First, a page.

More European states joined France yesterday in backing a Palestinian bid for limited statehood, but Britain held back, saying it wanted an assurance that the Palestinians would not pursue Israel through the International Criminal Court.
Germany said it was opposing the diplomatic upgrade for the Palestinians, joining Israel and the US, which say the only genuine route to statehood is via a direct peace agreement with Israel.
Semi-statehood could allow Palestinian territories to access the court and other international bodies.
Palestinian President Mahmoud Abbas is leading the campaign and several European governments are eager to give him their support after an eight-day conflict this month between Israel and Islamists in the Gaza Strip, who are pledged to Israel’s destruction.
With overwhelming support from the developing world, the Palestinians appear certain to earn approval in the 193-member UN General Assembly for a status upgrade to “observer state” today.
Sapin, Norway, Switzerland, Denmark and Austria said they would vote for the upgrade, while France gave its approval on Tuesday.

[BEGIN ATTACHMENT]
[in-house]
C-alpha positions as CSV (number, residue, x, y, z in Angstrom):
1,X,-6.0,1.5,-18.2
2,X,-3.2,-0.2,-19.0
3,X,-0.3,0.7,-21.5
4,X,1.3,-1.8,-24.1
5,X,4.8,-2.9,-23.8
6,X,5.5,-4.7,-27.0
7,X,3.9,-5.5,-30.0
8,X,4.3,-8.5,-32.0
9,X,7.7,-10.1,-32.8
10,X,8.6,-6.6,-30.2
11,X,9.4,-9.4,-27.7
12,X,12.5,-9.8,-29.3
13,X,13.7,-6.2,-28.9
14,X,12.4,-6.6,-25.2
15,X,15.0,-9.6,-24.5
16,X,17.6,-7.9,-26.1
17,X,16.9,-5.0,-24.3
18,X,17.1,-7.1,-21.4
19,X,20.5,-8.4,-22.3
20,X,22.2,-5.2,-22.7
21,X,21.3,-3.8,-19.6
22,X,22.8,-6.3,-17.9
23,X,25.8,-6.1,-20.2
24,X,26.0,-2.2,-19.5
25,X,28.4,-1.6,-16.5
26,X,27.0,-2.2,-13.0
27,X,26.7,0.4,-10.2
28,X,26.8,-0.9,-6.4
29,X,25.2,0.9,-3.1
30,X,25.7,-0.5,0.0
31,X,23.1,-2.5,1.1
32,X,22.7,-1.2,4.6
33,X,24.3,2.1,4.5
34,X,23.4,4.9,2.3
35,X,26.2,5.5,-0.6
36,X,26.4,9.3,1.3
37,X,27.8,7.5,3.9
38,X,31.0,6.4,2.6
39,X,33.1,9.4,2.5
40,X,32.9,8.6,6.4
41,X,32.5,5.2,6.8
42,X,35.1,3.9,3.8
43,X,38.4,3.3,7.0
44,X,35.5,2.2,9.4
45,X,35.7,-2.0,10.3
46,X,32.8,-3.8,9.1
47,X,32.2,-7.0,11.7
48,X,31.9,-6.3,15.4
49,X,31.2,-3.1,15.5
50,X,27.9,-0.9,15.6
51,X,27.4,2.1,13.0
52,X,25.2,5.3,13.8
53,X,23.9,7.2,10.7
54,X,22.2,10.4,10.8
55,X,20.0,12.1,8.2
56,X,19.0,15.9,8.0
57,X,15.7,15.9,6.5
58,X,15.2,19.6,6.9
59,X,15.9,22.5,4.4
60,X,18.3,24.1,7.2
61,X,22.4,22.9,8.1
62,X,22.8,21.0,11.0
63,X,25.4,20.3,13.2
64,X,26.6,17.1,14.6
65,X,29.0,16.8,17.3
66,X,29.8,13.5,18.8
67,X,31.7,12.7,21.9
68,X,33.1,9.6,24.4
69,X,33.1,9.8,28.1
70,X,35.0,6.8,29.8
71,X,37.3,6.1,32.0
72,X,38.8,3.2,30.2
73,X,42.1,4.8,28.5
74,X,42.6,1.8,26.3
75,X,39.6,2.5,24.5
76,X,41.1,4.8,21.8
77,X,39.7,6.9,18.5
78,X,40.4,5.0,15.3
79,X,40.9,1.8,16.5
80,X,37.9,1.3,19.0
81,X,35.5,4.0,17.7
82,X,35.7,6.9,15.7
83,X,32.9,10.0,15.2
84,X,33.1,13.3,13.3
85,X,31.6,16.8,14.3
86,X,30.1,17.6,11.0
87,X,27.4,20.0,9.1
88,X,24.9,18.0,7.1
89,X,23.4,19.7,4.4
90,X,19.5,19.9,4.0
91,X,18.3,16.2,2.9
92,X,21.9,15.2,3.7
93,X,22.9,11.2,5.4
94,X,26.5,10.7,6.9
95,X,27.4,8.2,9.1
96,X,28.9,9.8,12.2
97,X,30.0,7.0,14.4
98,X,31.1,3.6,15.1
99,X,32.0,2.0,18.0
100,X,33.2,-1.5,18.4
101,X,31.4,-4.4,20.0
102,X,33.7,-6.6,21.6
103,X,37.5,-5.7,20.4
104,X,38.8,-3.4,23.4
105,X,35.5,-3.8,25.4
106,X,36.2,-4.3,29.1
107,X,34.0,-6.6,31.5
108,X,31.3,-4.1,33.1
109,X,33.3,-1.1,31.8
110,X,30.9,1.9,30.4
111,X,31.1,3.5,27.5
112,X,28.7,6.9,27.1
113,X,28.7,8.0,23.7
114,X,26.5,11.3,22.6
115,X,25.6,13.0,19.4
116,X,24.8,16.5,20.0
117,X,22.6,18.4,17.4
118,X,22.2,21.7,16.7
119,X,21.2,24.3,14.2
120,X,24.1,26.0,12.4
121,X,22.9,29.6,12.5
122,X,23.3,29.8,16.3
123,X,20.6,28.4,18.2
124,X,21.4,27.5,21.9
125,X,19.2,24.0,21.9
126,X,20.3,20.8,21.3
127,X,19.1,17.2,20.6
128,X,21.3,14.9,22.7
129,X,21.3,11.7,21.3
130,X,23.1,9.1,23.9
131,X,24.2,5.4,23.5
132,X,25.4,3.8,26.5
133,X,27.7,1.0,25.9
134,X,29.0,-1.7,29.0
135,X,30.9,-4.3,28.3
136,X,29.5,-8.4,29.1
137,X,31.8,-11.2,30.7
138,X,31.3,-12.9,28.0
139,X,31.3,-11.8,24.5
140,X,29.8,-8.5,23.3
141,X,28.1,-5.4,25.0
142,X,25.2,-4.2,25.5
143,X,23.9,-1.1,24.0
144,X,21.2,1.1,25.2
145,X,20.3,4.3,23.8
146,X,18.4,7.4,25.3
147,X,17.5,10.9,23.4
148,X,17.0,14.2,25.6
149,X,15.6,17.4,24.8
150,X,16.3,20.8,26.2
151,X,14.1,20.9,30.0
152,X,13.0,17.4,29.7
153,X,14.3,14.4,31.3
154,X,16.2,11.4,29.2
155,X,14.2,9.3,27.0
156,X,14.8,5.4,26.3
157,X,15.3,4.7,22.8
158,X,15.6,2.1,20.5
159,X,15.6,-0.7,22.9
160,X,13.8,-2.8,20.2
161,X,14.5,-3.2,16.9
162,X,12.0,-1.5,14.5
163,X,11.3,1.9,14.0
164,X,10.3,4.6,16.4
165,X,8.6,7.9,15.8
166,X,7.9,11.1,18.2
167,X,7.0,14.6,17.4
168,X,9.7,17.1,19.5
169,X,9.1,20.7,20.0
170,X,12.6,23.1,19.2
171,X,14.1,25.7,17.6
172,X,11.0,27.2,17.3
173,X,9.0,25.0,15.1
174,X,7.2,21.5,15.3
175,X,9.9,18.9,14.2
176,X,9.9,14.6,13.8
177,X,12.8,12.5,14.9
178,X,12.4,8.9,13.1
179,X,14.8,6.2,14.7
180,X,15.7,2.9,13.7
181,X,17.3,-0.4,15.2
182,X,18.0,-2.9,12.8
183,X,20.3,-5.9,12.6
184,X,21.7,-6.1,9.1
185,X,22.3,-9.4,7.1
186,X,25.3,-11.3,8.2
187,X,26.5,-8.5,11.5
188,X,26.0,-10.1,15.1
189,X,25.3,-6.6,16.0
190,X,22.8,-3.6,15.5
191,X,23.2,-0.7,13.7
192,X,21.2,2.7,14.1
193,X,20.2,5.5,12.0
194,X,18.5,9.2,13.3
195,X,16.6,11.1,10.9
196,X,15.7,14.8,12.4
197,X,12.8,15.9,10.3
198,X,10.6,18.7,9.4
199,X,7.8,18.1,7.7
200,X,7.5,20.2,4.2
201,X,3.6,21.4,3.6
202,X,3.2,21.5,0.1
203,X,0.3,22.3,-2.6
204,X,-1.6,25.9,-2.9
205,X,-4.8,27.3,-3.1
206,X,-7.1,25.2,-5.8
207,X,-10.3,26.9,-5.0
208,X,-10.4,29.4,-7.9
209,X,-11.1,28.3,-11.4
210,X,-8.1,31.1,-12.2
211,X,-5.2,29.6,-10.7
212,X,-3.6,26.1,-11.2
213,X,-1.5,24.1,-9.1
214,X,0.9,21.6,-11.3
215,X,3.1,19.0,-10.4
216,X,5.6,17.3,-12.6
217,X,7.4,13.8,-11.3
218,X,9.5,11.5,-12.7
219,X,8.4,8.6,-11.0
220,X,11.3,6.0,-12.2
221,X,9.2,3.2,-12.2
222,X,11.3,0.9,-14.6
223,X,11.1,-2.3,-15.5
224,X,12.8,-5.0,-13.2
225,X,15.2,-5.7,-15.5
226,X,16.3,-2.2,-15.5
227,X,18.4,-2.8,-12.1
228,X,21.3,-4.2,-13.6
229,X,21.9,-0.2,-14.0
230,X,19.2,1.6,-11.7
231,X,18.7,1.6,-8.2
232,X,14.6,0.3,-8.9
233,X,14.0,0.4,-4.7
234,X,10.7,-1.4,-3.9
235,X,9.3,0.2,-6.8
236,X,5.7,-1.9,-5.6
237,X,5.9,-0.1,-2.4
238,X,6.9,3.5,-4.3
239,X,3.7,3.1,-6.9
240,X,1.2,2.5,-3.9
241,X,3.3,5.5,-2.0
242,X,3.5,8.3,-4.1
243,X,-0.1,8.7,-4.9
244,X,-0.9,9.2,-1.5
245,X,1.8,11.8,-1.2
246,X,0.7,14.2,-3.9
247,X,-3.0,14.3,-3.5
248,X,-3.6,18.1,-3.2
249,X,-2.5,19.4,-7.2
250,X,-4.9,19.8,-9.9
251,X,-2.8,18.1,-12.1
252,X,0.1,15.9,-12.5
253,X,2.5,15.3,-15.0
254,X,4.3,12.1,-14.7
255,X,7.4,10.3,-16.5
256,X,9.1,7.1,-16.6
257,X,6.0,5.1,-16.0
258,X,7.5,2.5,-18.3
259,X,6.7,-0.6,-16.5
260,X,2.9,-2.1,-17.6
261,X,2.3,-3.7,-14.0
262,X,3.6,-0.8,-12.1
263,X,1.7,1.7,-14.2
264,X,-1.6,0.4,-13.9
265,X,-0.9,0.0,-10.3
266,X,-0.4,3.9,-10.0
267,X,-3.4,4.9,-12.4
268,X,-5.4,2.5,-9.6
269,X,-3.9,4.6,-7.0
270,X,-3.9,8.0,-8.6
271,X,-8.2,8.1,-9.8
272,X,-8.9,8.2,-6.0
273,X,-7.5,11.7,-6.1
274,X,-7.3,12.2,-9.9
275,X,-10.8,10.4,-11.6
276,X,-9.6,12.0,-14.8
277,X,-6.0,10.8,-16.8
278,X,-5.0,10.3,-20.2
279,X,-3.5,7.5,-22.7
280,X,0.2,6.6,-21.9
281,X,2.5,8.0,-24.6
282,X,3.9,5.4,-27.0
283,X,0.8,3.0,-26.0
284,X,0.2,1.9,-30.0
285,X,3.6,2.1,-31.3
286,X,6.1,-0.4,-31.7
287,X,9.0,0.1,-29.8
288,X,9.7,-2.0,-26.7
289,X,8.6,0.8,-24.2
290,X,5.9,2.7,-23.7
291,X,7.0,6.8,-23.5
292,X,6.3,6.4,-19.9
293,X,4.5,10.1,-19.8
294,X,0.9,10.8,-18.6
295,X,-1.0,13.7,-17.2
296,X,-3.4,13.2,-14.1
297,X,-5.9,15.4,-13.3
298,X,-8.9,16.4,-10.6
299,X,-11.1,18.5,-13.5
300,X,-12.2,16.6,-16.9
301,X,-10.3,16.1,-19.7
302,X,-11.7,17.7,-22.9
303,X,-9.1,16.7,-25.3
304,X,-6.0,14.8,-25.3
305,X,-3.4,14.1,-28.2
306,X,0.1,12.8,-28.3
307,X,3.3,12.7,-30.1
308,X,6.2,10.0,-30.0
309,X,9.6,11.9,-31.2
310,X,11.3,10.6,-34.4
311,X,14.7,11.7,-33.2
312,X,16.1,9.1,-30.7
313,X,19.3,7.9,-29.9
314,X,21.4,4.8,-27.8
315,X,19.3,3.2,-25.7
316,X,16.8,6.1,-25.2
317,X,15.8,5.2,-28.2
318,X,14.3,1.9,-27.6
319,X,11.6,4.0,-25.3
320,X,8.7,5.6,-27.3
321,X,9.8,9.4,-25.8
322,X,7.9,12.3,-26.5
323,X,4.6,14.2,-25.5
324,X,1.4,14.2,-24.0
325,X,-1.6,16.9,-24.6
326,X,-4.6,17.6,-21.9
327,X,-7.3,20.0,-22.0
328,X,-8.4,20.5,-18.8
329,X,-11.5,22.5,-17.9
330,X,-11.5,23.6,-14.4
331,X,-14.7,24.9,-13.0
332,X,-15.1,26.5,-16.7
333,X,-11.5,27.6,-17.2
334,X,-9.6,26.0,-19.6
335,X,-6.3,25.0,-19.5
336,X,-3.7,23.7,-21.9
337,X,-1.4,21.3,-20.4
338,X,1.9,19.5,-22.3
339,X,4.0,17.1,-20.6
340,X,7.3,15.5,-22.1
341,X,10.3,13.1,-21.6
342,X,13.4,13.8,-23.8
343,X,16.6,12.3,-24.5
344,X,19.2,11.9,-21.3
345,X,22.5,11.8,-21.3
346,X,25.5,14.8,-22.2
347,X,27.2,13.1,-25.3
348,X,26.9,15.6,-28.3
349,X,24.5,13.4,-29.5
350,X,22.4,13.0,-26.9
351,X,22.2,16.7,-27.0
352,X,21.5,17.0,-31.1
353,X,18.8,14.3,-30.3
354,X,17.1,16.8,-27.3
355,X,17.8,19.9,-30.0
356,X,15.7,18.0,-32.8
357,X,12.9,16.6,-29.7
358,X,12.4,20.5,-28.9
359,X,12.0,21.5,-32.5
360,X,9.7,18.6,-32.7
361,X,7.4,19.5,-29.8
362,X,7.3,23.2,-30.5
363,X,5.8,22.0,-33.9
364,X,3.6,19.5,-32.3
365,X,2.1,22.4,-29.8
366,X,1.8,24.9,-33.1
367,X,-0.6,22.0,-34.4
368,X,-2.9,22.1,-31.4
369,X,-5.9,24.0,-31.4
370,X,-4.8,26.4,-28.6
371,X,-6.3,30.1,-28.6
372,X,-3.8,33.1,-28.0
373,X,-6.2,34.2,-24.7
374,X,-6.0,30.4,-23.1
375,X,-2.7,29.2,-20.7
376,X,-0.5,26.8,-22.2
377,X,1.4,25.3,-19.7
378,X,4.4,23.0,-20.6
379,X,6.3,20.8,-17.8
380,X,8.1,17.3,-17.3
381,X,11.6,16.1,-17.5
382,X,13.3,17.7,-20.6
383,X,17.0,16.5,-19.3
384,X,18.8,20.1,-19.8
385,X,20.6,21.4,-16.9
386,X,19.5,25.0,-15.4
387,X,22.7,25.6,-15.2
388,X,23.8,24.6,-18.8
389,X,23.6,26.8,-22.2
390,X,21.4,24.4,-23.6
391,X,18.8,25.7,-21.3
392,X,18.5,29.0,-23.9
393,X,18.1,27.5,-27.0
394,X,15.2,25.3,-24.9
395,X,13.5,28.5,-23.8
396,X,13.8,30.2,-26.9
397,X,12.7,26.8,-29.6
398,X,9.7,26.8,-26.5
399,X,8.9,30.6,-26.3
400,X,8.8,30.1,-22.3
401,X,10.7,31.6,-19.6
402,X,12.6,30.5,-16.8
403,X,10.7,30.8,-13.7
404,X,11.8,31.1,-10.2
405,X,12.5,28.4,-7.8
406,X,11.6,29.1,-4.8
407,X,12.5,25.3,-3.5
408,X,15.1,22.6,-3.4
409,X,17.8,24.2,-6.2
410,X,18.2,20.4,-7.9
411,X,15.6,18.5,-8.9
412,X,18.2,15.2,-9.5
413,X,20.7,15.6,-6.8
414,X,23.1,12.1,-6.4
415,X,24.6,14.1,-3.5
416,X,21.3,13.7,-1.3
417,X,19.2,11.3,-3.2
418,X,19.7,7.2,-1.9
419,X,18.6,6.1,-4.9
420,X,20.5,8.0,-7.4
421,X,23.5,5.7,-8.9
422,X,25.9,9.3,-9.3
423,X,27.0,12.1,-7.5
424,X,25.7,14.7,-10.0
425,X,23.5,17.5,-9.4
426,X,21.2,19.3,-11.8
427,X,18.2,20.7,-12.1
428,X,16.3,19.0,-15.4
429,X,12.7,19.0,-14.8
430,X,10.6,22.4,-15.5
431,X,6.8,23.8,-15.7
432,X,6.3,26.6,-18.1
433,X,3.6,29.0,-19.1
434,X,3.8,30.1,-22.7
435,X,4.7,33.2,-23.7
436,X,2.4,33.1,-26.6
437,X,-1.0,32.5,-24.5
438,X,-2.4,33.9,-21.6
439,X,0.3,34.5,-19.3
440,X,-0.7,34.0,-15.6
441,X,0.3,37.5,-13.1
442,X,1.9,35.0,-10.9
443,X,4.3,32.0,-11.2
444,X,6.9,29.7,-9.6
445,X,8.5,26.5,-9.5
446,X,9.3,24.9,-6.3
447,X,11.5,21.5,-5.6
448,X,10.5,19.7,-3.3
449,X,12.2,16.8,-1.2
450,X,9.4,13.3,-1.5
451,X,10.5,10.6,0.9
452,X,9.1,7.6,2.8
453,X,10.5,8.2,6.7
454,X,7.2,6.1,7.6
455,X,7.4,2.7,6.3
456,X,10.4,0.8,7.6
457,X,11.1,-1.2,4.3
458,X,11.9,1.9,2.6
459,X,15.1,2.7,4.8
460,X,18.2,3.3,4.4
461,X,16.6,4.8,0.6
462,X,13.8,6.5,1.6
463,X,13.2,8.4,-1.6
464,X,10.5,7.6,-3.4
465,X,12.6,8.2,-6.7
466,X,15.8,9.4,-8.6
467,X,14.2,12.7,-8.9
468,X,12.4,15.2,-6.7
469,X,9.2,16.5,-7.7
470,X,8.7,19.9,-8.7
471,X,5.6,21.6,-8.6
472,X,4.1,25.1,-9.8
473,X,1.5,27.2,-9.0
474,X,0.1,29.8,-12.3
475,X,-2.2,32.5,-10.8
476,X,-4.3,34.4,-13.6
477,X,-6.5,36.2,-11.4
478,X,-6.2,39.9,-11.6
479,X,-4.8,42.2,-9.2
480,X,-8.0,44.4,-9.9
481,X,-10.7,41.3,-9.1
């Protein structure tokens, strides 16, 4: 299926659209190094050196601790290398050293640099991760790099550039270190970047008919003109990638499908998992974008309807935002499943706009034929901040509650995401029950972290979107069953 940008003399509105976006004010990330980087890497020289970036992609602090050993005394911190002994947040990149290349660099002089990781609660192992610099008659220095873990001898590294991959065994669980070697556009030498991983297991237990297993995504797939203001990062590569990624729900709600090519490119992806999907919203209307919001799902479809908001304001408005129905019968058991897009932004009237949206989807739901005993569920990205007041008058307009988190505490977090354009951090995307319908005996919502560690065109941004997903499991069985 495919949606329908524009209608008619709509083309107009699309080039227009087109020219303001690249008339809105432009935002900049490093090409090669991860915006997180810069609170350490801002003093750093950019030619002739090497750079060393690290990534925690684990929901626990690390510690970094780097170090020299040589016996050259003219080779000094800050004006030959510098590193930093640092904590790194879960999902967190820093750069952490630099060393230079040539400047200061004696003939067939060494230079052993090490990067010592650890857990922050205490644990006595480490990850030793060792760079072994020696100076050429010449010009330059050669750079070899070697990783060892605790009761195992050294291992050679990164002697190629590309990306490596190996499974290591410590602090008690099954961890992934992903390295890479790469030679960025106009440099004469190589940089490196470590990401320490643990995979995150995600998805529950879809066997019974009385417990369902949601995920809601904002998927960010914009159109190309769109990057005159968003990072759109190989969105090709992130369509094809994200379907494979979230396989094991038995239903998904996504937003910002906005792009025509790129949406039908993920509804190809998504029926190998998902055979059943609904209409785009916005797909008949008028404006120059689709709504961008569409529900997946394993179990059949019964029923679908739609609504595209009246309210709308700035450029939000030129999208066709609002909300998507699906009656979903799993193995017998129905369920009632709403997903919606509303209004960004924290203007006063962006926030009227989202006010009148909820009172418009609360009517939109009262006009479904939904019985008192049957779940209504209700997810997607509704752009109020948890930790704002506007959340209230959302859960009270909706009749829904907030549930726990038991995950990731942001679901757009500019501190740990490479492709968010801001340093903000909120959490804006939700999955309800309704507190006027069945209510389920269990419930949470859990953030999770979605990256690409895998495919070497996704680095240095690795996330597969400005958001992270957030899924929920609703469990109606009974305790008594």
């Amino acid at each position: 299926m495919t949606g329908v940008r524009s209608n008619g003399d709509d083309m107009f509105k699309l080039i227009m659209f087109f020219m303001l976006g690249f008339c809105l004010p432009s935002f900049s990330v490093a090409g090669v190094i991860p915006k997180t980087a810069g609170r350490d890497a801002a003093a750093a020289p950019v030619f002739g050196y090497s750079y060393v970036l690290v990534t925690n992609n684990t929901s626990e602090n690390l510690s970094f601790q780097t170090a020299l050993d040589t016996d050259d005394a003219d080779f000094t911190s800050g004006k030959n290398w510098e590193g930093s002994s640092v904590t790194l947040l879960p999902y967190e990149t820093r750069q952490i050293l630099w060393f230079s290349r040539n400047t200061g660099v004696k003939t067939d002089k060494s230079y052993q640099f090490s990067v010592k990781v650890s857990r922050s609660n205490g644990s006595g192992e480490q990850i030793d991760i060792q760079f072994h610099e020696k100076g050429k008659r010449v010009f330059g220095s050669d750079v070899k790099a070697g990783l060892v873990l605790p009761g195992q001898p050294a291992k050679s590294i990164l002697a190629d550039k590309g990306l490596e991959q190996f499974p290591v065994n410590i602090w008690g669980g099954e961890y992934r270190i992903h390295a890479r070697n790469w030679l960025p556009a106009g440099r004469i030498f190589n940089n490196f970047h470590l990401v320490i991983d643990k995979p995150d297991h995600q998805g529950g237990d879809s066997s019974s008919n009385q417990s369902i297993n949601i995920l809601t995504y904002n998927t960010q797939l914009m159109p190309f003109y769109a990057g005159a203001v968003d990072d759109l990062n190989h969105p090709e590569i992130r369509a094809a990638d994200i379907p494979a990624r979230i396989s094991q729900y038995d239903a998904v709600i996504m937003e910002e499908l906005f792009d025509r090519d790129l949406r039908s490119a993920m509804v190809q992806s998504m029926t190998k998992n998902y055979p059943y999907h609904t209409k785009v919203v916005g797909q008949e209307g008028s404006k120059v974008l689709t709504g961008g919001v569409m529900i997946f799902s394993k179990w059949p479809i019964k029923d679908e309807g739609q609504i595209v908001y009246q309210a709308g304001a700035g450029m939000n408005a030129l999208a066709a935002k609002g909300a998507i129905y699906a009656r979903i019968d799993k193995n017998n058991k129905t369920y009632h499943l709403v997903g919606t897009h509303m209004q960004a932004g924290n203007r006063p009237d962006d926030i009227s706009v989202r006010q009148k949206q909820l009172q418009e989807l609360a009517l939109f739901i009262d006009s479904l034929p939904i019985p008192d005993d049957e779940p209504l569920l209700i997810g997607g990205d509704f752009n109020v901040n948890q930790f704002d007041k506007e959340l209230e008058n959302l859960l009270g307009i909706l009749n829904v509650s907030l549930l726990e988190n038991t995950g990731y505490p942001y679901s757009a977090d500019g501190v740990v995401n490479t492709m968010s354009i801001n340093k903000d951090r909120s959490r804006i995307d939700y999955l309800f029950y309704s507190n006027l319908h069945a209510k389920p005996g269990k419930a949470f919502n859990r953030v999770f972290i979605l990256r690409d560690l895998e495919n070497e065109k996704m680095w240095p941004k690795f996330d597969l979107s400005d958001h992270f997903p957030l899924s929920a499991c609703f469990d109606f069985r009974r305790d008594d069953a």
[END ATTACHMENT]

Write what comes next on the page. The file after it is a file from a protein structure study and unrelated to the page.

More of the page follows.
In Ramallah in the West Bank, senior Palestine Liberation Organization official Hanan Ashrawi said the positive responses from other European states were encouraging and sent a message of hope to all Palestinians.
Two-thirds of UN member nations have already recognized the state of Palestine.
Those leaning in the direction of backing today’s bid include Russia, who supported Palestinian membership to UNESCO. The Russian Ministry of Foreign Affairs said it “believes that the Palestinians have the right for such a move.”
The Netherlands has not announced its position yet, but is expected to vote no or abstain.
Outside of Europe, Palestine is to be backed by India, while the Chinese Ministry of Foreign Affairs reaffirmed its support for Palestine’s aspirations during a meeting on Friday last week with a Palestinian envoy, and Australia has said it will abstain from the vote.